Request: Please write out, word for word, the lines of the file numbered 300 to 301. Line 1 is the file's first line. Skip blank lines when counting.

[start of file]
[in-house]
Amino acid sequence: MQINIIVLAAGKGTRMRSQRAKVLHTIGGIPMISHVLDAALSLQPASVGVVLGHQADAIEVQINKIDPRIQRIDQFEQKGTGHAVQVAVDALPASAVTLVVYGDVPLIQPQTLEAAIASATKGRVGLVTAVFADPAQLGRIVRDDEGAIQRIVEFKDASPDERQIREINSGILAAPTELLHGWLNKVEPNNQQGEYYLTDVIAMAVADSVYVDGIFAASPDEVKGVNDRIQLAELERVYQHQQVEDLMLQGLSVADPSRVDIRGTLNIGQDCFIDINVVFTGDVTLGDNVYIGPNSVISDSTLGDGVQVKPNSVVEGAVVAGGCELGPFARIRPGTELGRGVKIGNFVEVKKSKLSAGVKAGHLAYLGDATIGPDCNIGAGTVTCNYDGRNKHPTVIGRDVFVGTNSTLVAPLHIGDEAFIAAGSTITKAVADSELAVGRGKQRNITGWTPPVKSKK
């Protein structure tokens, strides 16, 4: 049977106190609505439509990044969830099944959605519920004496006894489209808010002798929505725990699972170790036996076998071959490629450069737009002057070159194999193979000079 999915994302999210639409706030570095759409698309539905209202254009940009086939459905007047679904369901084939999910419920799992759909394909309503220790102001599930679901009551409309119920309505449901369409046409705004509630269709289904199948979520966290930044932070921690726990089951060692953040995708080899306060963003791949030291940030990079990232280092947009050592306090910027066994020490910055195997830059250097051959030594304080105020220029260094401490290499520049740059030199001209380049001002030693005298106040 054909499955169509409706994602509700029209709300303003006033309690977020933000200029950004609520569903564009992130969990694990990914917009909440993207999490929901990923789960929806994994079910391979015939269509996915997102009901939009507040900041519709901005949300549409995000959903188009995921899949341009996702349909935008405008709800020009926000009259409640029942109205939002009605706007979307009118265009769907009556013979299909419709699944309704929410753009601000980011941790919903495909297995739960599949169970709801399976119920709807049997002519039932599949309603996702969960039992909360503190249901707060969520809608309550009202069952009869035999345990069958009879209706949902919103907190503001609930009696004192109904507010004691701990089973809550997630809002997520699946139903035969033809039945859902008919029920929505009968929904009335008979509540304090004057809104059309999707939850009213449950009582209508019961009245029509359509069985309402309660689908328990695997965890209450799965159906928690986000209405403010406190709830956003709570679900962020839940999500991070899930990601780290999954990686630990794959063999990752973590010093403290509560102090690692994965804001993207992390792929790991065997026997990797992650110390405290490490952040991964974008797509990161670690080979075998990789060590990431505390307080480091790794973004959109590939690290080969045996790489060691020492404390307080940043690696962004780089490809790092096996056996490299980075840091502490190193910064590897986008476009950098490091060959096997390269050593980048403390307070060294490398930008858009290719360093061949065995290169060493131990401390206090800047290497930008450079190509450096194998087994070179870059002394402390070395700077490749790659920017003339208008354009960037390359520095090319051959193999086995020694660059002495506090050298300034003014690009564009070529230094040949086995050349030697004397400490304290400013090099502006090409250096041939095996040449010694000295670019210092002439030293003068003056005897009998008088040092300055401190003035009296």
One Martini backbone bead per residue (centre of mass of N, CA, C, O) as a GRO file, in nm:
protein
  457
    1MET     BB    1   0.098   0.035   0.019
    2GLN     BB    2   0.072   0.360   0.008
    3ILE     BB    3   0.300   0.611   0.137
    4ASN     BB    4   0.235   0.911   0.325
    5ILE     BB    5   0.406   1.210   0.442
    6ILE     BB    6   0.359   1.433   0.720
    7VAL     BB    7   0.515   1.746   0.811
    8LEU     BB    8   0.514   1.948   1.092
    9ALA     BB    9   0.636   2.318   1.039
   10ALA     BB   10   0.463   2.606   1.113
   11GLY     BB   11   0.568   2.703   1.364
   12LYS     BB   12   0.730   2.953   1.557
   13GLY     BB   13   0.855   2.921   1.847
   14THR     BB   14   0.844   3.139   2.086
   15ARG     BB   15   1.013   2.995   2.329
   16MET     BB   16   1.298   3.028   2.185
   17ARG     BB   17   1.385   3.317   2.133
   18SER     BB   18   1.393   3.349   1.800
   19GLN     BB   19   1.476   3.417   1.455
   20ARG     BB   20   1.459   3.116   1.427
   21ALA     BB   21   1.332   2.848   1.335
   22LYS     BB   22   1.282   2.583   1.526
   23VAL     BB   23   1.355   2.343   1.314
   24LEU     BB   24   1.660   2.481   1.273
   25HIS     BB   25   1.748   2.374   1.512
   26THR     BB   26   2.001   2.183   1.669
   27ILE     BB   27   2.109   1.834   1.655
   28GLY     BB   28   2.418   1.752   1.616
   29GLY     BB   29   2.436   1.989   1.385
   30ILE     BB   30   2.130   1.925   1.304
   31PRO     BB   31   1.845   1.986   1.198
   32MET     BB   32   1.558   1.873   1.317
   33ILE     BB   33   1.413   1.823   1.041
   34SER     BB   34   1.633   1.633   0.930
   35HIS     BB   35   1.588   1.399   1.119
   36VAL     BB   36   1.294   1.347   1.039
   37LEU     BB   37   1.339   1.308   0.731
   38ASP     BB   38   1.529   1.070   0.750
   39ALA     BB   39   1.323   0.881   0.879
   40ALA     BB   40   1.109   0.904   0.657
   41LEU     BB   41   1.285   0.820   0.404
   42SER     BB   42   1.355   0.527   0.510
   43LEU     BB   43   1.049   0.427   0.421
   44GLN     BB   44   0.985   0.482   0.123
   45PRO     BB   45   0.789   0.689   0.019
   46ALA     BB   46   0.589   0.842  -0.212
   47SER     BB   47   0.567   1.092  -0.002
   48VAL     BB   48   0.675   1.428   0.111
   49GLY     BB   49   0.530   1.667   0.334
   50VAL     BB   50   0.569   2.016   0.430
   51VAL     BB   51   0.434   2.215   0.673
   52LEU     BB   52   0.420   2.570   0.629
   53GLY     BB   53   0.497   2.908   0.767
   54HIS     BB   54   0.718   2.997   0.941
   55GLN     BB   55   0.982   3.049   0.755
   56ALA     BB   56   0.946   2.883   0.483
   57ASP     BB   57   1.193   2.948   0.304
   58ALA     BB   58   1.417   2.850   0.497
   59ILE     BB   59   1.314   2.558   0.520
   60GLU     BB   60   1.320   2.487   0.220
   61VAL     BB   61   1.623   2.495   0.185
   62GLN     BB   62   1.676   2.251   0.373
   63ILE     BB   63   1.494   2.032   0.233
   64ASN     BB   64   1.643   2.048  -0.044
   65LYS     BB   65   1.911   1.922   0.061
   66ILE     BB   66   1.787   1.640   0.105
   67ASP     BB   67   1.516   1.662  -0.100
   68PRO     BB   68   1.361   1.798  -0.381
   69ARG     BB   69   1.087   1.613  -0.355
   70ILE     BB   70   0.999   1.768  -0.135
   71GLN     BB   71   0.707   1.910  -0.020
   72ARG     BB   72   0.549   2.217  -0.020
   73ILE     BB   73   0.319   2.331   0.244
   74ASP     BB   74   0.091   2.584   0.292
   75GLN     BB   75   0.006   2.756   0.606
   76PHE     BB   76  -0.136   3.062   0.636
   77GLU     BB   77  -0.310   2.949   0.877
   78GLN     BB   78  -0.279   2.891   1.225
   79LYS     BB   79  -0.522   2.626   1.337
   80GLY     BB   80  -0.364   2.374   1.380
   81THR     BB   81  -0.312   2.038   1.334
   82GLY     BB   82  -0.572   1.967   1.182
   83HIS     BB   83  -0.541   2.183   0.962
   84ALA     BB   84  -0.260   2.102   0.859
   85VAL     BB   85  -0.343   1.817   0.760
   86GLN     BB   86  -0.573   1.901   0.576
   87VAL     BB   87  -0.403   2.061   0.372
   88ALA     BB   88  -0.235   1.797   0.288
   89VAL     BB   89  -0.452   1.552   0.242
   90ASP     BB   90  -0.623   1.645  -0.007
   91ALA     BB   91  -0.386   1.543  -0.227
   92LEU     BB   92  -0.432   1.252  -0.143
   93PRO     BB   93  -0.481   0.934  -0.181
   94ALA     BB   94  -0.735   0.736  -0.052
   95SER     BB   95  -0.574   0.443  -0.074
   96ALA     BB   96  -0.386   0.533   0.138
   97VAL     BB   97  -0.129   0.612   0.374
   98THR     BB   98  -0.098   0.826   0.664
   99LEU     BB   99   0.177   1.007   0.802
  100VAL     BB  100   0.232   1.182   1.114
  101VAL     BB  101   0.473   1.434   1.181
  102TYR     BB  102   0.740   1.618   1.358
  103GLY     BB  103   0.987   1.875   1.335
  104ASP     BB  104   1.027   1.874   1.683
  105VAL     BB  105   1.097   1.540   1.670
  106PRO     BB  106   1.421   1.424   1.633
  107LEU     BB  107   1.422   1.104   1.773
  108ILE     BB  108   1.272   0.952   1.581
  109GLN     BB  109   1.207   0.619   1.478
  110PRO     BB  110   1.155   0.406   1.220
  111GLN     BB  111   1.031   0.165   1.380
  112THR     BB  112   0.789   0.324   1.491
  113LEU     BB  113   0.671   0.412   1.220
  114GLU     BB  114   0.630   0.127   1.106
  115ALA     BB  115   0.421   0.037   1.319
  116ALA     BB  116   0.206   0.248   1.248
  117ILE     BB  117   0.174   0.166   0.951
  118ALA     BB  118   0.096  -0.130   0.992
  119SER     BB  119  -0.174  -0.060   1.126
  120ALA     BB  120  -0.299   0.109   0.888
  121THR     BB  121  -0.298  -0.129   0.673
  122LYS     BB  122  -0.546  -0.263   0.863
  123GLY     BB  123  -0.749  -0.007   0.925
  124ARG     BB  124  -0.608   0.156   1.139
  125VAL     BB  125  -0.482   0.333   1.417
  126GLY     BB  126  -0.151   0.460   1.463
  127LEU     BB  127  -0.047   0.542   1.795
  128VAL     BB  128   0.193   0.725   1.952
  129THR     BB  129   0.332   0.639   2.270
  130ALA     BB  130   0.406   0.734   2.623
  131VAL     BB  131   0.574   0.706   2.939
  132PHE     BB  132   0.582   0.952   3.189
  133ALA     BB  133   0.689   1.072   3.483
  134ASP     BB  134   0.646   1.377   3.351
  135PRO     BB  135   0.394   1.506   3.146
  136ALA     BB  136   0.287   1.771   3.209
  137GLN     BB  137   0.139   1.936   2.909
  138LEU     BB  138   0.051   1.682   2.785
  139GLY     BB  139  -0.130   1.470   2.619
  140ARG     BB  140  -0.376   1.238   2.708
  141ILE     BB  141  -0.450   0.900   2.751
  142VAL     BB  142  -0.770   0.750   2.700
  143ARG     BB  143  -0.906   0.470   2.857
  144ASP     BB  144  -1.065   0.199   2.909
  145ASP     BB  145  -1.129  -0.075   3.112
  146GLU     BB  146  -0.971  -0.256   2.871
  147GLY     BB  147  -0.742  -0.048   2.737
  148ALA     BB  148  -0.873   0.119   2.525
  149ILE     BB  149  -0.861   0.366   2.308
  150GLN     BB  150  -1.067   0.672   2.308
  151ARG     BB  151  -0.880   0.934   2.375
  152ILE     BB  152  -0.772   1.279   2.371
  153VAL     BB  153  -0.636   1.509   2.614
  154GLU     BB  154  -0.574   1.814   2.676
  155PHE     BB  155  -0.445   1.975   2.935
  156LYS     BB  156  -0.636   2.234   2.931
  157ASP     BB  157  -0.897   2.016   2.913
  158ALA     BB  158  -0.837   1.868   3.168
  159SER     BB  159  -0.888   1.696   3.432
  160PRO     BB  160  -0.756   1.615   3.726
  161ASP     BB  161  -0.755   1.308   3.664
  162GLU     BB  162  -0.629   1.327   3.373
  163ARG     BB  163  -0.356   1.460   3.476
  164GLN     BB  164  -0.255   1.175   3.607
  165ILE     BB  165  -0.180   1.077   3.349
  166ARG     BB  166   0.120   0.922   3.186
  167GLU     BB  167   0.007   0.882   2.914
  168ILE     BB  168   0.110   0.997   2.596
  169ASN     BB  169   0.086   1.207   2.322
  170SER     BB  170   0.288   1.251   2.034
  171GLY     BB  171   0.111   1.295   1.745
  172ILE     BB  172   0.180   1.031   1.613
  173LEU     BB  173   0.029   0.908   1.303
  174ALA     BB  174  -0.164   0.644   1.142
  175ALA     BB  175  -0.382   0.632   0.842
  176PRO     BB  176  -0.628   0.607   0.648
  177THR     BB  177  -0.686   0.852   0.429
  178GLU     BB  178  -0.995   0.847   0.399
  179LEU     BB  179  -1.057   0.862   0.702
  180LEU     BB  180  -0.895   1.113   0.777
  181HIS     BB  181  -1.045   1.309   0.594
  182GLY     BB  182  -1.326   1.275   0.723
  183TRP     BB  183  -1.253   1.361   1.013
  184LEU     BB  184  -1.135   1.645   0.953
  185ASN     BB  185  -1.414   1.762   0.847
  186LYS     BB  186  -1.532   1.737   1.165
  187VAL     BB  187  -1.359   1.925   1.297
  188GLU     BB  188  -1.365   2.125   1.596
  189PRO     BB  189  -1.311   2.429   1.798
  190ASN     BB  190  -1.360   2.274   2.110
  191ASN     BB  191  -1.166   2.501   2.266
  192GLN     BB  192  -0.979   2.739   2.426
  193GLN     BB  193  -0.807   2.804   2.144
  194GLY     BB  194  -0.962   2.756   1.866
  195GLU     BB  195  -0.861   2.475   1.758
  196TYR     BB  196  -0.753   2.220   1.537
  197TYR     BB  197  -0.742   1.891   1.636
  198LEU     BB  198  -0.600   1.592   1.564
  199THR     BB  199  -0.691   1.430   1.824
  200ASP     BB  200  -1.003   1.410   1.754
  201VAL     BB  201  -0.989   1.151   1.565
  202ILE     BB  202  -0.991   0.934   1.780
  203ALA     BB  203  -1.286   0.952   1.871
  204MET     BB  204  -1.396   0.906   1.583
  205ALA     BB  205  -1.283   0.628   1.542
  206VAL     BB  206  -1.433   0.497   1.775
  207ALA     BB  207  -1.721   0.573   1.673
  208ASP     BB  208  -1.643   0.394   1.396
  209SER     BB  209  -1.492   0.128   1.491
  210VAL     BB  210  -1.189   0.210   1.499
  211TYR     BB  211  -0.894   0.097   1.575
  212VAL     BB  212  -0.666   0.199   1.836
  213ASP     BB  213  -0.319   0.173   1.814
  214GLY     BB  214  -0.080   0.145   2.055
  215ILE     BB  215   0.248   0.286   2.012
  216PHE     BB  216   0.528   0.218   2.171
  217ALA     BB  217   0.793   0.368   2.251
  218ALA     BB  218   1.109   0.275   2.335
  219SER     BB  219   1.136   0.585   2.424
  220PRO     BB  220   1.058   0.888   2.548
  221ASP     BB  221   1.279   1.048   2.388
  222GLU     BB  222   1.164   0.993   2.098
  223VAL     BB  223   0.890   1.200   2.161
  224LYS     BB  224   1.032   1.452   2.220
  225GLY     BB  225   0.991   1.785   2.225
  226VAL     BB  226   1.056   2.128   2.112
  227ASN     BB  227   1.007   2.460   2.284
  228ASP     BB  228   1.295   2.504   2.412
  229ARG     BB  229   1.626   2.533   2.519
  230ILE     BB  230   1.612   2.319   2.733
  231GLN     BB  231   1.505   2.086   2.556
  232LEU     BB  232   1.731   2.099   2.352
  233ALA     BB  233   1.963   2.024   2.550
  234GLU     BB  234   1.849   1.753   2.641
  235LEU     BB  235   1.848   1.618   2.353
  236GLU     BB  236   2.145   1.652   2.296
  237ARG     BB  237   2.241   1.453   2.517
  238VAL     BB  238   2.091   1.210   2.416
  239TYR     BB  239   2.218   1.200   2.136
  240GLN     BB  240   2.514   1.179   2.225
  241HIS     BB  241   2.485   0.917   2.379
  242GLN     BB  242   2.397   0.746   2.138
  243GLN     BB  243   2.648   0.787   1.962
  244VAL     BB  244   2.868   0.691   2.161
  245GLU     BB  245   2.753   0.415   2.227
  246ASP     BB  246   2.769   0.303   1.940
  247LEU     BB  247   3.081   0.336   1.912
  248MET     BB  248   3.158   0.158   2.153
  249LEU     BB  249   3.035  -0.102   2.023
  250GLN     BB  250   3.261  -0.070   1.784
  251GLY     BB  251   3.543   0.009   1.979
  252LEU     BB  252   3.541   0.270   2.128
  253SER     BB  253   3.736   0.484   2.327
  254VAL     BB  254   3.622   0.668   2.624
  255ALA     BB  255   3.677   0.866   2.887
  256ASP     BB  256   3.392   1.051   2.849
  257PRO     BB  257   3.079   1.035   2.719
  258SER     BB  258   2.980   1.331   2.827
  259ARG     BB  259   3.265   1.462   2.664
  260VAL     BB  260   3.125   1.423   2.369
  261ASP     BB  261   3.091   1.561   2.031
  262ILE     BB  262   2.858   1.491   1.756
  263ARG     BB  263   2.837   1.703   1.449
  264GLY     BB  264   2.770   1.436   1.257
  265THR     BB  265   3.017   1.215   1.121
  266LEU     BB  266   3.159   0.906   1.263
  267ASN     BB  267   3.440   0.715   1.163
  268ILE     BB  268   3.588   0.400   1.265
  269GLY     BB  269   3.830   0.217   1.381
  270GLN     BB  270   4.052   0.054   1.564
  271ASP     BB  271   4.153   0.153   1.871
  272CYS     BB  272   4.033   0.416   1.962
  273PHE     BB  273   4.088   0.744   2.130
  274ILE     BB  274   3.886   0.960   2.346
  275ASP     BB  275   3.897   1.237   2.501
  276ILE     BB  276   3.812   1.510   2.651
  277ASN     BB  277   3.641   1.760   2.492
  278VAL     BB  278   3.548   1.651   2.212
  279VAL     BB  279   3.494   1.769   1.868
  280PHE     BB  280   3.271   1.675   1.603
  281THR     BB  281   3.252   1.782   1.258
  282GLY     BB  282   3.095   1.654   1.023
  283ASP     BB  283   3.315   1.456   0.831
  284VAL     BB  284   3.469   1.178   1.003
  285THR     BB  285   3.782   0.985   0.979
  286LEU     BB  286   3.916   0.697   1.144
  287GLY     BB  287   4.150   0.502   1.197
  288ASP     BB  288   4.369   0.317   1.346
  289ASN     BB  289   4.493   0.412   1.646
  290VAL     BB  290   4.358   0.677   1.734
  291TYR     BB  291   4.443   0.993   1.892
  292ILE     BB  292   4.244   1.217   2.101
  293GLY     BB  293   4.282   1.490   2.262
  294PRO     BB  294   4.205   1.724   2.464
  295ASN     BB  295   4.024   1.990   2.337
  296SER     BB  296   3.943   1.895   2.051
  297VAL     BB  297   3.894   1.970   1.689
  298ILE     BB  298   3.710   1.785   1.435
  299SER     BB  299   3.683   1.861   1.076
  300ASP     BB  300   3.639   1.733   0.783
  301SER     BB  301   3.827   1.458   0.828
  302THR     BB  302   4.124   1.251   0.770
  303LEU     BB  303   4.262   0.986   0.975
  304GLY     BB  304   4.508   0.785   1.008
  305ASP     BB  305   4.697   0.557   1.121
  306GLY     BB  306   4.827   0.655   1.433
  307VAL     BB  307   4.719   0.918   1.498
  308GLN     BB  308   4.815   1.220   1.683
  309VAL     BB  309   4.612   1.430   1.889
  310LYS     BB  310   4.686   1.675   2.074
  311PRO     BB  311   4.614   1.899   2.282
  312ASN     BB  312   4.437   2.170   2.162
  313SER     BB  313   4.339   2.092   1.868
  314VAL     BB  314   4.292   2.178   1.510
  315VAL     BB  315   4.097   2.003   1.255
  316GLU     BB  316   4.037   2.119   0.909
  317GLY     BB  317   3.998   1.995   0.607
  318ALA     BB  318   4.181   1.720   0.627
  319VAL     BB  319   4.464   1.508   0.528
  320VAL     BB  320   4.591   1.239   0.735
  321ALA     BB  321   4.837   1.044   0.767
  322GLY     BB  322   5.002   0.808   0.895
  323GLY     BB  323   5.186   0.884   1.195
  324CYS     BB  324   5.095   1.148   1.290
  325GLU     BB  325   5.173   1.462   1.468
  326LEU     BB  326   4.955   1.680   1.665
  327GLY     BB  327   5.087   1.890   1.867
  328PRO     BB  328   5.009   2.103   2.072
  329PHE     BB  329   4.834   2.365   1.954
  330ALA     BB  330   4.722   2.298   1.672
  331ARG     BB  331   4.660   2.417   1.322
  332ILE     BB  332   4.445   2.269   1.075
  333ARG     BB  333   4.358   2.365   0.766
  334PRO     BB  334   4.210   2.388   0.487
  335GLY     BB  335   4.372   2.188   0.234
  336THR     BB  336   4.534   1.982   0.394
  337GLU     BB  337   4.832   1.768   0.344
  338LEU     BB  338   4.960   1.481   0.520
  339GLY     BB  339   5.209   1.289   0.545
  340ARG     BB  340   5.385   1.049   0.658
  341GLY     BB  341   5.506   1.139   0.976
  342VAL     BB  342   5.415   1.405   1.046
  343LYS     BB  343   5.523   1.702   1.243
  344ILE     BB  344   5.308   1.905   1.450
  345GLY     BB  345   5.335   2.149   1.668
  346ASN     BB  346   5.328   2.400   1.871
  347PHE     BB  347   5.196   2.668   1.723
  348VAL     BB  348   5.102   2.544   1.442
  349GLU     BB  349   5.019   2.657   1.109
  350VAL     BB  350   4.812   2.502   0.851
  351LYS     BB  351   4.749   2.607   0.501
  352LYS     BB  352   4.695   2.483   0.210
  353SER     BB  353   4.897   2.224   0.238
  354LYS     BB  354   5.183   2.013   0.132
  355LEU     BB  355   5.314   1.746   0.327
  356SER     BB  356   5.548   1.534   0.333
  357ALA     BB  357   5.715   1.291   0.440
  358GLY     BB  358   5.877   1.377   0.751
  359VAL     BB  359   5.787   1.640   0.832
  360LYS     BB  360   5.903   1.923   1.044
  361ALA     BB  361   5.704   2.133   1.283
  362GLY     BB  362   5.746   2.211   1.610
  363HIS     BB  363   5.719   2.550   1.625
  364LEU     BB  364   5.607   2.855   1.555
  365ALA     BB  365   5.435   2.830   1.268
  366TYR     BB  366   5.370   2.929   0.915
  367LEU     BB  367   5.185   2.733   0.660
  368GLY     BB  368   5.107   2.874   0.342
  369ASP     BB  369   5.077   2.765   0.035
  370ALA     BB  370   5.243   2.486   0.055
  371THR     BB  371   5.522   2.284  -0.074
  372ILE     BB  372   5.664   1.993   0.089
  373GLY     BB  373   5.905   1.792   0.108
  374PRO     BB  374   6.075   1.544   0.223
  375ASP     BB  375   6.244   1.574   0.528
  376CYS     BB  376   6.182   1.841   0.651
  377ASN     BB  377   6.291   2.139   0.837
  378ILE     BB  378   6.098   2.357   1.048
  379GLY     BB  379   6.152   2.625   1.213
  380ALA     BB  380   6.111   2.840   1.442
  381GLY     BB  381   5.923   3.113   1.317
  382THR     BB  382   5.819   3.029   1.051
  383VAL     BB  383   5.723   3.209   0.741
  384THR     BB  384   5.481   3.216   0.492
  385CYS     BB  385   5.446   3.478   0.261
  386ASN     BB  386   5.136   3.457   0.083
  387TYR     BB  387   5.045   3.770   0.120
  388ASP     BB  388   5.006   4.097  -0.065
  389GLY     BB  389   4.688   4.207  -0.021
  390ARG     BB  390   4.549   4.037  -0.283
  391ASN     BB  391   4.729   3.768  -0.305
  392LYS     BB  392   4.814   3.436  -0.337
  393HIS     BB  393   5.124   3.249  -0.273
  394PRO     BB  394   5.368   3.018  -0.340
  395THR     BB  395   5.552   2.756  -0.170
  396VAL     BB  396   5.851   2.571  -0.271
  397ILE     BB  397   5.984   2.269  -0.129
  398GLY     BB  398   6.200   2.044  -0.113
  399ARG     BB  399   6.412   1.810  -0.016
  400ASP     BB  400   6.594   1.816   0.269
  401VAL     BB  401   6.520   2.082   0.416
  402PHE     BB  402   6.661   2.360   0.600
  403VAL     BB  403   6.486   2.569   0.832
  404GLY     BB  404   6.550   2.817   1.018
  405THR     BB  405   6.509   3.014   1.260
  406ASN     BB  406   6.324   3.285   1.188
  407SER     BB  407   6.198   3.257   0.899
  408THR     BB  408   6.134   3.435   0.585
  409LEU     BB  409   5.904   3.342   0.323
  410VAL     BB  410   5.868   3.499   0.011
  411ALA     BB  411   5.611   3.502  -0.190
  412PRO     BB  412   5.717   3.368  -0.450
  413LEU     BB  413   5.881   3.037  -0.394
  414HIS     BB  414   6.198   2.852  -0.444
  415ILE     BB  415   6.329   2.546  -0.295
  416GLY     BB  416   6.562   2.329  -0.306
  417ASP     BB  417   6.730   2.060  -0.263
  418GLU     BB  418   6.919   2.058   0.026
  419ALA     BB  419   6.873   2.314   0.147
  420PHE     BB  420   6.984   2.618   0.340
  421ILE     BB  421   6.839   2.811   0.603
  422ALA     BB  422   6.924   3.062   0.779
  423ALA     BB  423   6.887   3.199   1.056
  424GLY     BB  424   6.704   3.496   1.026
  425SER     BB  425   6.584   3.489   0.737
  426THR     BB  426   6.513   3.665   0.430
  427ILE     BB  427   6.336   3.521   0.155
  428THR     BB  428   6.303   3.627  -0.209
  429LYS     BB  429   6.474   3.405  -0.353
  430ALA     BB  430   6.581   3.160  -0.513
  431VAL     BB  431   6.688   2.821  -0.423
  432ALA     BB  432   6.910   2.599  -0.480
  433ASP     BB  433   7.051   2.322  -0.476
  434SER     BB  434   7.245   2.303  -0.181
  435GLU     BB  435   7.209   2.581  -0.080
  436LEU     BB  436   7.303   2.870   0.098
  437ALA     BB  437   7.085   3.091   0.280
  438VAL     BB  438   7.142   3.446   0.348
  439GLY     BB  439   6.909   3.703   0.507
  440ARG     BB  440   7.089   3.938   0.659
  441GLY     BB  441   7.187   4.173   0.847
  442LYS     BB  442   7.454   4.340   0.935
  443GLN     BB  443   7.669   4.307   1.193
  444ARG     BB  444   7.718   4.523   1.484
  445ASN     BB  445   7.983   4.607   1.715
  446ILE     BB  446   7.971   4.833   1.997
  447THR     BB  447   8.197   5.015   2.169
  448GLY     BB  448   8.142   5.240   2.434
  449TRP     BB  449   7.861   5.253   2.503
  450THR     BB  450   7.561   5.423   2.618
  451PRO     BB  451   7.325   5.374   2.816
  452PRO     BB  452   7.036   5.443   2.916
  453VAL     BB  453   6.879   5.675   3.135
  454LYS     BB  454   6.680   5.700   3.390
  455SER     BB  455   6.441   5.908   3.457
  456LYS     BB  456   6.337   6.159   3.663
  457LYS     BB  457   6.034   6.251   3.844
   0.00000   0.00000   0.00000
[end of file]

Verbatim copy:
  294PRO     BB  294   4.205   1.724   2.464
  295ASN     BB  295   4.024   1.990   2.337